Another set of implications relates to trust, and the inverse relationship that exists between trust and data sharing. On one hand, high-profile scandals and breaches of trust result in more scrutiny and, consequently, more detailed or onerous data-sharing requests. In my research, donors and humanitarian interviewees saw more stringent monitoring and accountability in the humanitarian sector as legitimate, requiring more data. Interviewees named multiple factors that have increased attention to and oversight of humanitarian programs: the high-profile political debates about aid provision or effectiveness, the provision of assistance in conflict-affected areas where agencies operate remotely or where they lack consistent access to populations in need, and the often high-profile corruption, mismanagement, or other conduct violations by humanitarian actors. For instance, after high-profile media reports that aid workers from multiple organizations, including Oxfam, Médecins Sans Frontières, and the World Health Organization, among others, were sexually exploiting those seeking assistance, donors began requiring regular and mandatory reporting of safeguarding cases. The UK government even paused its funding for Oxfam on two separate occasions due to these accusations.36 Donor interviewees highlighted cases of fraud and corruption as precipitating increased scrutiny of their processes and procedures, including on budgets and programs, and of the humanitarian sector more broadly. This scrutiny has resulted in more data requirements and additional data-sharing requests, particularly where financial or audit-related or compliance requests (such as those related to counterterrorism efforts) appeared to be linked to ensuring humanitarian funds are not supporting terrorism and are being used to provide assistance and protection to those most in need.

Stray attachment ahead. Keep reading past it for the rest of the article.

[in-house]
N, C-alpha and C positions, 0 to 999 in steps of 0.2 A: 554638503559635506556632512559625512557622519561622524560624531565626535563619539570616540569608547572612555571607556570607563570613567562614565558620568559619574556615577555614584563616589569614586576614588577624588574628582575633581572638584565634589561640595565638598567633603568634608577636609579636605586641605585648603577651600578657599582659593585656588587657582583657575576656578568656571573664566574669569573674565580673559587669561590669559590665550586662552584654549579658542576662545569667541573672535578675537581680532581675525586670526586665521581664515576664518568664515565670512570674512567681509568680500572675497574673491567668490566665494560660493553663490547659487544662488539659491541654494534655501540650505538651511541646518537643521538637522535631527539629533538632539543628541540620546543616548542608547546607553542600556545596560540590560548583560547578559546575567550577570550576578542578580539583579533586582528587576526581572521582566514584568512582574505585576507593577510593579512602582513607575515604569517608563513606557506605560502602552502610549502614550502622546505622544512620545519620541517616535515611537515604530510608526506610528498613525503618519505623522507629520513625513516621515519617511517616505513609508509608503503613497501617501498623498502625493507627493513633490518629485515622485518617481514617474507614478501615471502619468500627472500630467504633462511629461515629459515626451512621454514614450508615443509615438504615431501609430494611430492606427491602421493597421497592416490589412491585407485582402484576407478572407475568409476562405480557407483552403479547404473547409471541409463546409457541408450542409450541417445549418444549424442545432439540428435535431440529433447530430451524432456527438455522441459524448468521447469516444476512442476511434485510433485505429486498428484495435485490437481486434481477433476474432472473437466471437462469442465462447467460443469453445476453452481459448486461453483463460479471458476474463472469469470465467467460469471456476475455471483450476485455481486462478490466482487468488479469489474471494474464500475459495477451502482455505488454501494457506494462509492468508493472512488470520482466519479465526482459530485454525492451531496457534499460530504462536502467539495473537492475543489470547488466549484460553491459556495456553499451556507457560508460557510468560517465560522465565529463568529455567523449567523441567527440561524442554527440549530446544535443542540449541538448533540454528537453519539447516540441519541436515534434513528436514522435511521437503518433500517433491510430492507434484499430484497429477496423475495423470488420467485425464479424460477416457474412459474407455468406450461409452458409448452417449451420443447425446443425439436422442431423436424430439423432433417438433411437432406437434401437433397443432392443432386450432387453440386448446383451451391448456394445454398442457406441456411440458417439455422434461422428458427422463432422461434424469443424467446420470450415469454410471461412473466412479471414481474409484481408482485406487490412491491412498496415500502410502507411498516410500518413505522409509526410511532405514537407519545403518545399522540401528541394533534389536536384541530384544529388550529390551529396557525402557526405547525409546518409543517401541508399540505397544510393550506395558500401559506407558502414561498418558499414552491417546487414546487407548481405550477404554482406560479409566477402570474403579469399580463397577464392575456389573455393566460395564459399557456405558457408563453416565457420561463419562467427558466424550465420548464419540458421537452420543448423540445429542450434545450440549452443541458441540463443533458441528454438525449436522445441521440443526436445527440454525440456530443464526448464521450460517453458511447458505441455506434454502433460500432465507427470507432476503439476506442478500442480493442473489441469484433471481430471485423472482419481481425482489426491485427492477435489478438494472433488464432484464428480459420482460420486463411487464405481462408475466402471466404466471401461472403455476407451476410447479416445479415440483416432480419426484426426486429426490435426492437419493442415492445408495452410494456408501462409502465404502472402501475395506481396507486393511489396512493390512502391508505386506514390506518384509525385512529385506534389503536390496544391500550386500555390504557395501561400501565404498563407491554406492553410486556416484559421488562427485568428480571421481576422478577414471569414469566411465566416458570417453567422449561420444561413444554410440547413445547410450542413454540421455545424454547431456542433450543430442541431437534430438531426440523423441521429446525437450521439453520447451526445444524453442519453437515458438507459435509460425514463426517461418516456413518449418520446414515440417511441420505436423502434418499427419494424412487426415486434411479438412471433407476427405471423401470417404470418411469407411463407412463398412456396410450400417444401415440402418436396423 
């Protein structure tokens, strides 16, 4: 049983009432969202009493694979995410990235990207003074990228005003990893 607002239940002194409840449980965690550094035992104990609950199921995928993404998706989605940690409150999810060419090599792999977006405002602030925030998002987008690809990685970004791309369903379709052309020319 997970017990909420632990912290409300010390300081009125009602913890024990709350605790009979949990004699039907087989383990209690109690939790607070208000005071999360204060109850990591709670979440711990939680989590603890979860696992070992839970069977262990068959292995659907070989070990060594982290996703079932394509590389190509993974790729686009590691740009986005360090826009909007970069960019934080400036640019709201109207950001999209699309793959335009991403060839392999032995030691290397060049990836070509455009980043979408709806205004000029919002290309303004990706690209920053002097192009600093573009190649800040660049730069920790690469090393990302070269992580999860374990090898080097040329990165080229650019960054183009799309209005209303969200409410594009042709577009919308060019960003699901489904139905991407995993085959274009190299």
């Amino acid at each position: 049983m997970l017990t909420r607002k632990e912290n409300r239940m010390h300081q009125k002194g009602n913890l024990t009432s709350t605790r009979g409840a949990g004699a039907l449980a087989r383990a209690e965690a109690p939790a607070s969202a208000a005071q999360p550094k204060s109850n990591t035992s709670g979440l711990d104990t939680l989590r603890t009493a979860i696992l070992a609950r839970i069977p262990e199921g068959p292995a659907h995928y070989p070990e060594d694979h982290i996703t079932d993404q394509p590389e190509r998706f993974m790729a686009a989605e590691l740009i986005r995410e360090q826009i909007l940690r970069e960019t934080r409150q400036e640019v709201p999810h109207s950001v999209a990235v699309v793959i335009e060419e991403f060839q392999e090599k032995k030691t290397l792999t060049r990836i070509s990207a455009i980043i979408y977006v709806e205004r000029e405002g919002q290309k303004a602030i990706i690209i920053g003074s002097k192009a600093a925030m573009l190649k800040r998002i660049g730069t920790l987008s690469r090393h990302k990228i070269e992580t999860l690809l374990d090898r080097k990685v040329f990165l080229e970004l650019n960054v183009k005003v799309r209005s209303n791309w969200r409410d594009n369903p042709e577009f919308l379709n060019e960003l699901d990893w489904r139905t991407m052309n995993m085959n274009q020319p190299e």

On the other hand, established trust and long-term relationships between humanitarians and donors appear to enable more nuanced and productive discussions about data sharing and expectations. Exceptions and compromise appear to be more possible when donor-partner relationships are established based on mutual trust and evolve and deepen over time. In one example from my research, a donor and humanitarian agency have negotiated a long-term funding relationship that involves a limited degree of data sharing, such as a set of predefined and mutually agreed indicators to account for the funds provided. This last point under­scores the crucial yet often overlooked relational element of data: that data collection and sharing rest on relationships. Research has pointed to the “social life” of data, and the importance of the personal relationships that influence the ways that data may be trusted, or not, and disseminated.37